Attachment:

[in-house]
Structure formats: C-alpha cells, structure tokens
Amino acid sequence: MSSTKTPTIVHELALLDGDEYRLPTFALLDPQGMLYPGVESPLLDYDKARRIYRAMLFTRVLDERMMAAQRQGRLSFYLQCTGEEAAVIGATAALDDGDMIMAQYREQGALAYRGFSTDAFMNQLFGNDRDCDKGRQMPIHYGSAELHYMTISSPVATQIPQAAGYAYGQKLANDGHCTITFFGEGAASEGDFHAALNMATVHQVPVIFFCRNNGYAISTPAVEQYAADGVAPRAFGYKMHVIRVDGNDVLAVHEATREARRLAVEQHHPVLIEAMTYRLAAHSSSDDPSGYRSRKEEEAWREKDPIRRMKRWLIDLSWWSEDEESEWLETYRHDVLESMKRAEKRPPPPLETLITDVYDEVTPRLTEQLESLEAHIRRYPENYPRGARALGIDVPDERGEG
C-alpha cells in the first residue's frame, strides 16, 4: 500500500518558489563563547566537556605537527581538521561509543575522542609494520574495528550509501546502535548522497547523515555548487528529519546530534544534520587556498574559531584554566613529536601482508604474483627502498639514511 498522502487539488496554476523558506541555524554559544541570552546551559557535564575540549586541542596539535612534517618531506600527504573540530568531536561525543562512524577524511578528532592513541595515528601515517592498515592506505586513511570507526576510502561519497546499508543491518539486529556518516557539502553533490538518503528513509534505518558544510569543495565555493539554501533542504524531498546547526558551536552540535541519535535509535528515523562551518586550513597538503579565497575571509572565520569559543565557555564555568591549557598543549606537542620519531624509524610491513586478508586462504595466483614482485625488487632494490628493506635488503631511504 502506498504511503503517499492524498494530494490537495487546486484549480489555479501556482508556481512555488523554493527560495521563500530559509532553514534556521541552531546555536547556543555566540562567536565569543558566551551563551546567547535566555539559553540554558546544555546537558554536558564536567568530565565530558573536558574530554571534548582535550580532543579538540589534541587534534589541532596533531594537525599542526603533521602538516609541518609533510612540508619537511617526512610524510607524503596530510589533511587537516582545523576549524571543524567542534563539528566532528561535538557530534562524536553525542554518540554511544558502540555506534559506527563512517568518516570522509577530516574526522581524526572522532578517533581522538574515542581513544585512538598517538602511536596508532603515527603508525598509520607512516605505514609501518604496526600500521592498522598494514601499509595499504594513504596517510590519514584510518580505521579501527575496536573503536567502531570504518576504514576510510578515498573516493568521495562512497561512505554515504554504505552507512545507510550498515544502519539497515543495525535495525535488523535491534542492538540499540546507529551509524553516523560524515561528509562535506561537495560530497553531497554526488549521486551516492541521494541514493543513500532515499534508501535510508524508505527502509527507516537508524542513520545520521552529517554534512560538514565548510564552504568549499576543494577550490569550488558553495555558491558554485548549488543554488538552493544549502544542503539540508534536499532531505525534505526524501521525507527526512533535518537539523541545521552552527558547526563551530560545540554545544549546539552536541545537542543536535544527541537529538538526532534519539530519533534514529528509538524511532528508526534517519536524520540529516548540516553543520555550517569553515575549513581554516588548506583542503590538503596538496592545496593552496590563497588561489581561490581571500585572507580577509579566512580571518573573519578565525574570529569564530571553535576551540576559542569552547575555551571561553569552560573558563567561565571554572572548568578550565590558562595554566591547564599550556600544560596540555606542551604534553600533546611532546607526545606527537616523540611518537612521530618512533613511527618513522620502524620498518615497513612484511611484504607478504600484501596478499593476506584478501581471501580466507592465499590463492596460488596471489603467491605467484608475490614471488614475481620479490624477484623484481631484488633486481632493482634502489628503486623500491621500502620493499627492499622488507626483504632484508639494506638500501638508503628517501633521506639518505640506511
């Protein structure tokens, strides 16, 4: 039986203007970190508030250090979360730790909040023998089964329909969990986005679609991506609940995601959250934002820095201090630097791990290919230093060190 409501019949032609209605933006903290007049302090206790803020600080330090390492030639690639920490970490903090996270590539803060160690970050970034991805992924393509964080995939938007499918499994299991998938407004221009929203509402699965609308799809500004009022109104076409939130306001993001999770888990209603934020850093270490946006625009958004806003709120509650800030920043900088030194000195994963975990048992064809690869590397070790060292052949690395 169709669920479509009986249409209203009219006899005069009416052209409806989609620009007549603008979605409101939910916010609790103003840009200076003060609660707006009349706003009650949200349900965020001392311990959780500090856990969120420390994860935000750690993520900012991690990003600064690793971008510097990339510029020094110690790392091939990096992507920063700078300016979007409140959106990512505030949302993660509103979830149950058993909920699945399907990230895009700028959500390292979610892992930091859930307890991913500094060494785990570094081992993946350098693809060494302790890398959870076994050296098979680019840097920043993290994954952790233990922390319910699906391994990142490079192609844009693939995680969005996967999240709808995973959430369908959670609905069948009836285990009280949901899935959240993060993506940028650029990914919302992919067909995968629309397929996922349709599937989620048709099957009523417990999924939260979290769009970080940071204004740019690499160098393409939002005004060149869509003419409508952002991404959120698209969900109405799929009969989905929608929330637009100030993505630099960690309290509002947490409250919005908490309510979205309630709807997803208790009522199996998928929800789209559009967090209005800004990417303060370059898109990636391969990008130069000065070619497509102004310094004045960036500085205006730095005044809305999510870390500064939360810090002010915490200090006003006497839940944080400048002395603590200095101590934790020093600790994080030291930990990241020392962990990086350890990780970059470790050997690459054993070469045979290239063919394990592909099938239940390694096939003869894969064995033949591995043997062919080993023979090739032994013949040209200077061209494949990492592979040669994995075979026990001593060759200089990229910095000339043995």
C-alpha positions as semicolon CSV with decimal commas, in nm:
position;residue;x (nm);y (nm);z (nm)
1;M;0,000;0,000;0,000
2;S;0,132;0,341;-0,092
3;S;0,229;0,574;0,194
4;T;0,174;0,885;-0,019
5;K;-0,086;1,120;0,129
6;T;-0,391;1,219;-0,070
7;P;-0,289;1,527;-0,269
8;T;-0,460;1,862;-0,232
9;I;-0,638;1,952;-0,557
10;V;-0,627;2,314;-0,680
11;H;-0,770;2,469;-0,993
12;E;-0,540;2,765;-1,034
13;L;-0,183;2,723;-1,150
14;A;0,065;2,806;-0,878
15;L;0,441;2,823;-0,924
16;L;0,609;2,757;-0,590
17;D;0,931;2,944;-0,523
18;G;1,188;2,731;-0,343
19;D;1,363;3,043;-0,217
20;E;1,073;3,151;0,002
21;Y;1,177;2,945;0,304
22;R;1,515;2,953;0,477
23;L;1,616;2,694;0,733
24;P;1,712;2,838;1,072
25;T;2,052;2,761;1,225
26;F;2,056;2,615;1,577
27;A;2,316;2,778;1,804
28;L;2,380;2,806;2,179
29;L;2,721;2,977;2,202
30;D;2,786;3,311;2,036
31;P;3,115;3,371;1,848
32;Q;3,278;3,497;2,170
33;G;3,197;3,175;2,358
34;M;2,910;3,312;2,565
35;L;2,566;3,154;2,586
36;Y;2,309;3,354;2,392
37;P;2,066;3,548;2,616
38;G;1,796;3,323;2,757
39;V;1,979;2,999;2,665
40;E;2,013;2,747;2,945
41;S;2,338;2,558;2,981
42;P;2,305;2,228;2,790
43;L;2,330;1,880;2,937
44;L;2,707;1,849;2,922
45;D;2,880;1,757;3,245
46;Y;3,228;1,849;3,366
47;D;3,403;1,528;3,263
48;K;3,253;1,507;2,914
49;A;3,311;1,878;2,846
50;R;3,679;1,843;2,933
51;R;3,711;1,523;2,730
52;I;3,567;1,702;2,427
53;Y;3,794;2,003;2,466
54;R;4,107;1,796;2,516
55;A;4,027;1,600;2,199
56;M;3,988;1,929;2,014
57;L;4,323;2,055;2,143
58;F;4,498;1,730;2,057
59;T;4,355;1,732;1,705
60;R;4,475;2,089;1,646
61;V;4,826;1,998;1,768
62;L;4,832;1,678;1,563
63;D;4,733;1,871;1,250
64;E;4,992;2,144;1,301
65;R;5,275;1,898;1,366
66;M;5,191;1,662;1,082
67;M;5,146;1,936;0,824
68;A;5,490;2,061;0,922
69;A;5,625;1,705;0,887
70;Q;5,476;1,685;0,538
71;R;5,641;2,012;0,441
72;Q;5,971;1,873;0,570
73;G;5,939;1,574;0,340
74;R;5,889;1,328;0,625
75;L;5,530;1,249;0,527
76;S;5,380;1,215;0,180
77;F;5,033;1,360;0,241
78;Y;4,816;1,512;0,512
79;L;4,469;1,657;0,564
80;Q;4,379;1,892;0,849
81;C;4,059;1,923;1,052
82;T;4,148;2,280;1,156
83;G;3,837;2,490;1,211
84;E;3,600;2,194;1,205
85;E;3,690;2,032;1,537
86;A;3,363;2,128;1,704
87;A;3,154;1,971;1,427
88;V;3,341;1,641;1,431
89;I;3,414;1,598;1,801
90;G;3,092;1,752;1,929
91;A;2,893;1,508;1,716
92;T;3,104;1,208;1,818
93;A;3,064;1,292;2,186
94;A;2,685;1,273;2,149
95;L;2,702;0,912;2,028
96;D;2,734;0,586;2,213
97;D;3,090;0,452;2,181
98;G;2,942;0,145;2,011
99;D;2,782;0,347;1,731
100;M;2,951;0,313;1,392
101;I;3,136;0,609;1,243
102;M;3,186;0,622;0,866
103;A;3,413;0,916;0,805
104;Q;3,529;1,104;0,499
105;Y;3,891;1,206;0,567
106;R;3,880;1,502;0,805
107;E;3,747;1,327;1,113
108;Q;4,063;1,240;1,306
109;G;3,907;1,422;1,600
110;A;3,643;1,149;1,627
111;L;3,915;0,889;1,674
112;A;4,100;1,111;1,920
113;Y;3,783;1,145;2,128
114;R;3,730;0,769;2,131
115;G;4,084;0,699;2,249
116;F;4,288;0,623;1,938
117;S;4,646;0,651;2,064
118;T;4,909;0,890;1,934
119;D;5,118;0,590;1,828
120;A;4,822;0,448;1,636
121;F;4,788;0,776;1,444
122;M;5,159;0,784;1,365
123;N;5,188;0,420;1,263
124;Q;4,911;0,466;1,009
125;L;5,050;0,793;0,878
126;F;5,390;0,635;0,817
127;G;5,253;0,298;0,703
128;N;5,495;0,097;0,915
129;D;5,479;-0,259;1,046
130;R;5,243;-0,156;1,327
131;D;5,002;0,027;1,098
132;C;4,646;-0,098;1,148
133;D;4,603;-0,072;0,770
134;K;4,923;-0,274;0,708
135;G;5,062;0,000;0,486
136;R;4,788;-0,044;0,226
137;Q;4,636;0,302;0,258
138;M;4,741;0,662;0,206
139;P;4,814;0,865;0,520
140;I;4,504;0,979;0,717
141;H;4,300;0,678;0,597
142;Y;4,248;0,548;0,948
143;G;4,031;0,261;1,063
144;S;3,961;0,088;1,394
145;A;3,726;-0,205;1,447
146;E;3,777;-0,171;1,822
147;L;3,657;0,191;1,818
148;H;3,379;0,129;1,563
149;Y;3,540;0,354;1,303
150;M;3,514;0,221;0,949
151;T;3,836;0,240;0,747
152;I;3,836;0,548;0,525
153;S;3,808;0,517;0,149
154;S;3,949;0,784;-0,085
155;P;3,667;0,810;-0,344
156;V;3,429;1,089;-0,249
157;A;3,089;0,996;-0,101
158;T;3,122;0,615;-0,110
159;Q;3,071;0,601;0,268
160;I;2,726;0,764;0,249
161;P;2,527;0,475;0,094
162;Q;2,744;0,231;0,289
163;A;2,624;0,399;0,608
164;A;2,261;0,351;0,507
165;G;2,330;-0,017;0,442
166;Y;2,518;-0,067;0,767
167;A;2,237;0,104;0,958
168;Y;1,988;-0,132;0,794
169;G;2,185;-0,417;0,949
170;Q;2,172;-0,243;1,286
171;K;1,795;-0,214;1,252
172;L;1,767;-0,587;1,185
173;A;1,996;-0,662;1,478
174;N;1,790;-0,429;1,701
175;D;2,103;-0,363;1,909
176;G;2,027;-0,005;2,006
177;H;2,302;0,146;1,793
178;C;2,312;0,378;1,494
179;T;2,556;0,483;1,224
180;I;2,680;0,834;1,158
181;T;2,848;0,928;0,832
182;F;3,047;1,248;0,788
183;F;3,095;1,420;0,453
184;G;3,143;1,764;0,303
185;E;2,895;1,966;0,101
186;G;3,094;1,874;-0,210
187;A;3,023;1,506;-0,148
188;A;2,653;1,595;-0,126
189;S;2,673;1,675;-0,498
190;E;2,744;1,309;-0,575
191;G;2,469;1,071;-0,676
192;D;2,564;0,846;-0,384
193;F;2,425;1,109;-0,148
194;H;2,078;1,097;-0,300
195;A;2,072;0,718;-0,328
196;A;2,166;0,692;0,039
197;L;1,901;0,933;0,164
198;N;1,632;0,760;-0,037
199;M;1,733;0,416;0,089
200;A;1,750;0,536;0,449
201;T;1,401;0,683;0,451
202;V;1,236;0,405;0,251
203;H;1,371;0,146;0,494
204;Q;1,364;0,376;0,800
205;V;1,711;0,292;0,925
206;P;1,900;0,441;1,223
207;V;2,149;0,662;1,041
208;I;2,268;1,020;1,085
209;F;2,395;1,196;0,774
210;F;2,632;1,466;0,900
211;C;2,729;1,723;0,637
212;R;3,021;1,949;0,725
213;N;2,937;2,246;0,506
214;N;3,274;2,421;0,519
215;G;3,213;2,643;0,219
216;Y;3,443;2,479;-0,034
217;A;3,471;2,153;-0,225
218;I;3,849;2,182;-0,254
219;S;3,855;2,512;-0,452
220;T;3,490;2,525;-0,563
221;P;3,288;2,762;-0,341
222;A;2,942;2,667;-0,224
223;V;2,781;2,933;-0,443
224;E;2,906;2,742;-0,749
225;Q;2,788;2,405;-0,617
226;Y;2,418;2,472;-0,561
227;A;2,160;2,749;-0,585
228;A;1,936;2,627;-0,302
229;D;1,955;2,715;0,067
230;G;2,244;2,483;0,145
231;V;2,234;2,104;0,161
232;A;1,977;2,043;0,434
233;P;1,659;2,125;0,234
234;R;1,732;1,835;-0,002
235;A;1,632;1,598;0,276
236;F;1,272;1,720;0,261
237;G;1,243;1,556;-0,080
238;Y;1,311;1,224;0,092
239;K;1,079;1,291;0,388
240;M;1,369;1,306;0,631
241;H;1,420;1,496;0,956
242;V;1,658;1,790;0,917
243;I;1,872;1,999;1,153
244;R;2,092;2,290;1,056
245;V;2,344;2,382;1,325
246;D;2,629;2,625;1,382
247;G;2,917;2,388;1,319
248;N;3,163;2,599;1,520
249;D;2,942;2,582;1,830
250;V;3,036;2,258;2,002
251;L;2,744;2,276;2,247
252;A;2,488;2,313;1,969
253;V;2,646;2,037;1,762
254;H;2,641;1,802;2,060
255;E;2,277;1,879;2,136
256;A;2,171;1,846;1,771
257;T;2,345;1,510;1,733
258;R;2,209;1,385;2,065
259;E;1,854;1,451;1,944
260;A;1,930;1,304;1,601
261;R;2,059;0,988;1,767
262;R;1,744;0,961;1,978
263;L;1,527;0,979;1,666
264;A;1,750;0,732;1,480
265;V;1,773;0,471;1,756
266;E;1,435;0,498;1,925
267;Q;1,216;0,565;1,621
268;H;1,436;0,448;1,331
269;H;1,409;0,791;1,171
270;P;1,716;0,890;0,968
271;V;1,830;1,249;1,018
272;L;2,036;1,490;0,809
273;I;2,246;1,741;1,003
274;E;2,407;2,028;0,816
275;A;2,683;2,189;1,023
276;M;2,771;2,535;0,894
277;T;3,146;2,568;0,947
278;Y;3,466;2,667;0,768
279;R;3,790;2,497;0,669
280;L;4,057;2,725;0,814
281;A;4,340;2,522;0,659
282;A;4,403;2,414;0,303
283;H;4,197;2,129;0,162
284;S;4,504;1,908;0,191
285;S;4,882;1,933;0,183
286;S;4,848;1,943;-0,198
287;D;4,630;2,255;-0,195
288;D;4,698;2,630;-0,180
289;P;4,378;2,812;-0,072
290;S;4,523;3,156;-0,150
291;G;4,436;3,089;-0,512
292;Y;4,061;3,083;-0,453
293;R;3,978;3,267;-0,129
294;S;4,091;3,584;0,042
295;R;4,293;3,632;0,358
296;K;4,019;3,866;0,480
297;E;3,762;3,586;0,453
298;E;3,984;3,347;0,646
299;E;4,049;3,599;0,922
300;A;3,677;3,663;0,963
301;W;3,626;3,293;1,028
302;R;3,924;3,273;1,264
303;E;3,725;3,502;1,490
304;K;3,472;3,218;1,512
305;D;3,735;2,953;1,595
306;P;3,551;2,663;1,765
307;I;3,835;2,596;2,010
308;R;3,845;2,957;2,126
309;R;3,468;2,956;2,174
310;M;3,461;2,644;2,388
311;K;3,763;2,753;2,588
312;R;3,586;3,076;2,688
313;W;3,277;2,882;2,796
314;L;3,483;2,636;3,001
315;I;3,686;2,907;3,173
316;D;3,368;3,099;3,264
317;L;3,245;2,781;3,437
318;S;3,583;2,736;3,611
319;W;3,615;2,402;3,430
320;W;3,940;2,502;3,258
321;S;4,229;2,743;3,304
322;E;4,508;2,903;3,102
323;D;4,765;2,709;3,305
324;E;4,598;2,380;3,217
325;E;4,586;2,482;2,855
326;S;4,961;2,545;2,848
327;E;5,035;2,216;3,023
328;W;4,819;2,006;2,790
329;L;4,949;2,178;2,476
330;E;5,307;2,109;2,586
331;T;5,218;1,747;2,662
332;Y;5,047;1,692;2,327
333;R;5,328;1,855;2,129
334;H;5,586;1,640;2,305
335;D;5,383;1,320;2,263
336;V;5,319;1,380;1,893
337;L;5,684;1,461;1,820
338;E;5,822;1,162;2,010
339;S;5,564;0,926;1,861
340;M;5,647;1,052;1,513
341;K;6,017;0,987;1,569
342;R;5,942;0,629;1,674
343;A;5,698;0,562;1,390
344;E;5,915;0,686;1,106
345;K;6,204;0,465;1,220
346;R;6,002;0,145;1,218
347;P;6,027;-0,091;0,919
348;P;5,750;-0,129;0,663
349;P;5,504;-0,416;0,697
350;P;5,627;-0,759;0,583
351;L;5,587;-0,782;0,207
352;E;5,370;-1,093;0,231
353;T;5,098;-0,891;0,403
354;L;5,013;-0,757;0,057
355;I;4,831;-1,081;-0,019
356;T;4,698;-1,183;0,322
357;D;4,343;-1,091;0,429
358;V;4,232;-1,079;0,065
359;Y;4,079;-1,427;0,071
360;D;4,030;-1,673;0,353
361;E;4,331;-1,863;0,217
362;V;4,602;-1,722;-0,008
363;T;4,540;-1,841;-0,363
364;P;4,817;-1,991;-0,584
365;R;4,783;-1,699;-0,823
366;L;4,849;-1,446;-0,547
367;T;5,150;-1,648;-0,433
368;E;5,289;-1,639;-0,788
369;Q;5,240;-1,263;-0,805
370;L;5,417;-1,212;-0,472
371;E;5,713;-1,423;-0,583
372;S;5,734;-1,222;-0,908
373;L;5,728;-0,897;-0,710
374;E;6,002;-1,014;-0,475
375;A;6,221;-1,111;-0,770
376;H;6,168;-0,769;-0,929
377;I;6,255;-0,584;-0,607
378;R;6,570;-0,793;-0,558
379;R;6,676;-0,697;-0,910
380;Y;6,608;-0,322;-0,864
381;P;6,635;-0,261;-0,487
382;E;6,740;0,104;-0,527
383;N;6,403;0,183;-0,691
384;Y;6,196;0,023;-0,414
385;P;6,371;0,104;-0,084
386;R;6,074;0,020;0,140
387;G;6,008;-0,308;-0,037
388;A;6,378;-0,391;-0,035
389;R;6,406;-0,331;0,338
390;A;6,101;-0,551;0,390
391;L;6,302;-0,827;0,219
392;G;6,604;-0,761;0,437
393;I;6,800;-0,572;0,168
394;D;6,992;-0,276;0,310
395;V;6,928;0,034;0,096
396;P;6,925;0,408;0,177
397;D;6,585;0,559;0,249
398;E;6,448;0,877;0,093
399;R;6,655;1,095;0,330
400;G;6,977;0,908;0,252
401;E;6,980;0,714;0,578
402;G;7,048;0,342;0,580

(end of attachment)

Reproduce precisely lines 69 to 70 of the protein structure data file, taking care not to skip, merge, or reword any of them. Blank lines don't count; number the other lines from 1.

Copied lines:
62;L;4,832;1,678;1,563
63;D;4,733;1,871;1,250